The Current Issue
Nikon Owner Issue 19
The Brothers Collier by Gillian Greenwood
Phil and Tim Collier are two brothers who have worked together on many projects. Their photographic work shows a profound empathy and understanding of the natural world, with its seasons and rhythms, its pageantries and mysteries. Gillian Greenwood explorers their work and their accomplishments in a two-part article, starting with Tim Collier.
A photographer can document, record, report, present. His work can be meticulously and carefully executed. He can use the most suitable body, the correct lens, the exposure suggested by the meter. He can be the model photographer, yet, constrained by his tools, a vassal to them.
A photographer can be an inspired creator, the author of images of great eloquence and graceful symmetry. He can use the lyrical language of form and light to convey an idea: the concept of unfathomable solitude, the wild beauty of a landscape or the undiminished energy of a storm. He can be a Poet.
Phil and Tim Collier are such poets. Their photographic work shows a profound empathy and understanding of the natural world, with its seasons and rhythms, its pageantries and mysteries. They chronicle with poetic insight the unfolding relationship between the land and its inhabitants, whether the indigenous wildlife or the people who work it. It's a vision of the world that's timeless.
Both Phil and Tim Collier are enthusiastic Nikon users and subscribers of Nikon Owner magazine. Tim has exhibited his work1 widely across the U.K., and over the last twenty-five years has been involved in many substantial photographic projects that were commissioned to document and illustrate significant changes that have occurred in various communities of Britain within the last few decades. Both Tim and Phil have had their work published, and Phil's next project will be to photograph the habitats, wildlife and people on all forty of Cumbria's Wildlife Trust Reserves.
Phil and Tim Collier grew up in John Lennon's Liverpool in the late nineteen-fifties and early nineteen-sixties. At seventeen, Phil formed his own band, prophetically called Buzzard; he wrote the lyrics, was the lead singer and guitarist while Tim, at fifteen, was the band's photographer. While Tim has followed a photographic career throughout his life, it was more recently that Phil took up wildlife photography as a serious study, alongside his passion for ornithology. They both work in different but complimentary ways, Phil with an array of telephoto lenses for focused wildlife studies, Tim tending to work with wide-angle lenses so as to capture the essence of the landscape and its relationship with the subject.
In spite of living three hundred miles apart - Tim lives in Rhondda Cynon Taf, Wales, and Phil lives in Cumbria - they pursue mutual photographic goals, currently planning a series of photographic exhibitions of the Scottish landscape first encountered as children of five and seven. Over the last fifteen years they have been involved in many photographic projects together to Scotland, including trips to Mull, Islay, the Western Isles, the North-West Highlands, and Speyside.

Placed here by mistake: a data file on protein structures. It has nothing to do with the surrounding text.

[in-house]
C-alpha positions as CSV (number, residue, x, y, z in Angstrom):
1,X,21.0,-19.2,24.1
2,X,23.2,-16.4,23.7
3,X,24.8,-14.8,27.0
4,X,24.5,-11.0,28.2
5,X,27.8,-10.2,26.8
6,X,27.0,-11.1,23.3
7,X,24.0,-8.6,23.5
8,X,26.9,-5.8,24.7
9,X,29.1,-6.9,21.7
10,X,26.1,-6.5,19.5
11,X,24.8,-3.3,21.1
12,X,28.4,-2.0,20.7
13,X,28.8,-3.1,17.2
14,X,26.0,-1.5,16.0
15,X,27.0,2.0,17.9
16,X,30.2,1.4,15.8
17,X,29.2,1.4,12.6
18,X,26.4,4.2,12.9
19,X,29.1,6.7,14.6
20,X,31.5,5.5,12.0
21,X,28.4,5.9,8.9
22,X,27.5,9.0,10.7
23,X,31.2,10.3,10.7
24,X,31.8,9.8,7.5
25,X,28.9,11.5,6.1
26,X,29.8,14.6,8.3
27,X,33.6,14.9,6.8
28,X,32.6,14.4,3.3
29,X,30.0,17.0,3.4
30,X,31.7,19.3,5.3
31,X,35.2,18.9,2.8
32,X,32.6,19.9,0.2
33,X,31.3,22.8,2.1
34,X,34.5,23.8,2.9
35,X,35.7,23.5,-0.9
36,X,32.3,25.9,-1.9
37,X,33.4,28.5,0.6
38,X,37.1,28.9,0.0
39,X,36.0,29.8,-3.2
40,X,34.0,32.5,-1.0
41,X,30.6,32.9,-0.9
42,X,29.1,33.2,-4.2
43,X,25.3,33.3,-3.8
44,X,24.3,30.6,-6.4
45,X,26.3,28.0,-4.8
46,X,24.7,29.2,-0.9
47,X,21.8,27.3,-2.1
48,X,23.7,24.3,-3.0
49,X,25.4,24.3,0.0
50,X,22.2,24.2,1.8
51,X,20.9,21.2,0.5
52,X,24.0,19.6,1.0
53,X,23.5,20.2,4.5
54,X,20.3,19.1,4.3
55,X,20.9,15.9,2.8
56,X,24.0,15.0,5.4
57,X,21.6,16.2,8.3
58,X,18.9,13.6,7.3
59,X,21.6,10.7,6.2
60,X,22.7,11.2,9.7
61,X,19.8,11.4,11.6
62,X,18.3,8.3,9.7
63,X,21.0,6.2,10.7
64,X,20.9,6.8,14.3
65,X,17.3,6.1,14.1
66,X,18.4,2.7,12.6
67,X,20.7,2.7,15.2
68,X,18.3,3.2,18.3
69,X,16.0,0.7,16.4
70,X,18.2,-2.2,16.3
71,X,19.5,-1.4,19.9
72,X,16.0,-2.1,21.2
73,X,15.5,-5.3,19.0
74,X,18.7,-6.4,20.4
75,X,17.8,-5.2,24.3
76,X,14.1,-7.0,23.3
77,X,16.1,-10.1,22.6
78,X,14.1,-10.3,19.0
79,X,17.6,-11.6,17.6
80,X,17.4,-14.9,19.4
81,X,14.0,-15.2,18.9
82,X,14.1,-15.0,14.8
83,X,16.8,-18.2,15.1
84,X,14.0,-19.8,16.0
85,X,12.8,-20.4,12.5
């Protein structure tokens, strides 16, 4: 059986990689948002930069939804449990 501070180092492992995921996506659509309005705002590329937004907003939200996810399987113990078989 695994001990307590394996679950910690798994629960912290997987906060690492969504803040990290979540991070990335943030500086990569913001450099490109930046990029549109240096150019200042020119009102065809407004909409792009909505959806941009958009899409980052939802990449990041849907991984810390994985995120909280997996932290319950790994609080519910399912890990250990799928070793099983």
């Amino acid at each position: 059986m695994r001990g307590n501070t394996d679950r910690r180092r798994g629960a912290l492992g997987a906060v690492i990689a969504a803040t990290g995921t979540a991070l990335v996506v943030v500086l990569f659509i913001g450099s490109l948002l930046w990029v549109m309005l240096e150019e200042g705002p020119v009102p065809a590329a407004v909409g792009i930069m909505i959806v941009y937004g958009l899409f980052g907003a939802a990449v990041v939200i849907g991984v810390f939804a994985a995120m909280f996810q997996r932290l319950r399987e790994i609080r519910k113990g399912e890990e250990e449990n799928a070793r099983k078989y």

As their work is essentially complimentary, by working together they are able to capture the broader perspective of the area.
In Part I of The Brothers Collier, we examine the breadth of Tim Collier's photographic accomplishments, and in Part II (Issue XX) we follow Phil Collier's enthusiasm for ornithology and his work as a wildlife photographer.
TIM COLLIER the poetry and the passion
Photography is both Tim Collier's passion and his life. His main focus as a photographer has been in the exploration of the unique quality of light that can continually change both the character and formal relationships of a landscape. For Tim, the light that plays within the landscape suggests not one moment but a series of universal moments - a continuum of both past and present. Visually his work is mystical, almost visionary, from the wild sweep of a Hebridean seascape swathed in mist and cloud to the stoic agelessness of the Callanish stones, perpendicular monuments of solemn strength. As a photographer, he has said that he prefers "to interfere as little as he can with the recording process, to let what is there come into the camera", and what he allows into his camera are images of visual beauty.
Tim's first camera as a child was a Kodak Instamatic. He moved on to a Zenith as a teenager and taught himself the fundamentals of photography, taking it apart to see how everything functioned. From then on he progressed to a Pentax and finally graduated to Nikon during his college years. He studied photography at West Surrey College of Art and Design from 1979 -1982 taking the Professional Qualification Exam for British Photographers, and in 1985 he gained a further degree in Photographic Media at Harrow.
Tim continued to use the Nikon brand, and as he began working in the photographic profession, he found himself surrounded by Nikon. FM bodies and Nikkor lenses were available for use in his first job as a medical photographer, and when he began working for the Welsh Folk Museum shortly afterwards, he purchased Nikon FM2s, the FM2 becoming the preferred camera for his personal work. He currently uses a D100, and is about to up-grade to the D200. His most favoured lenses are the 18-35mm and the 70-300mm Nikkors.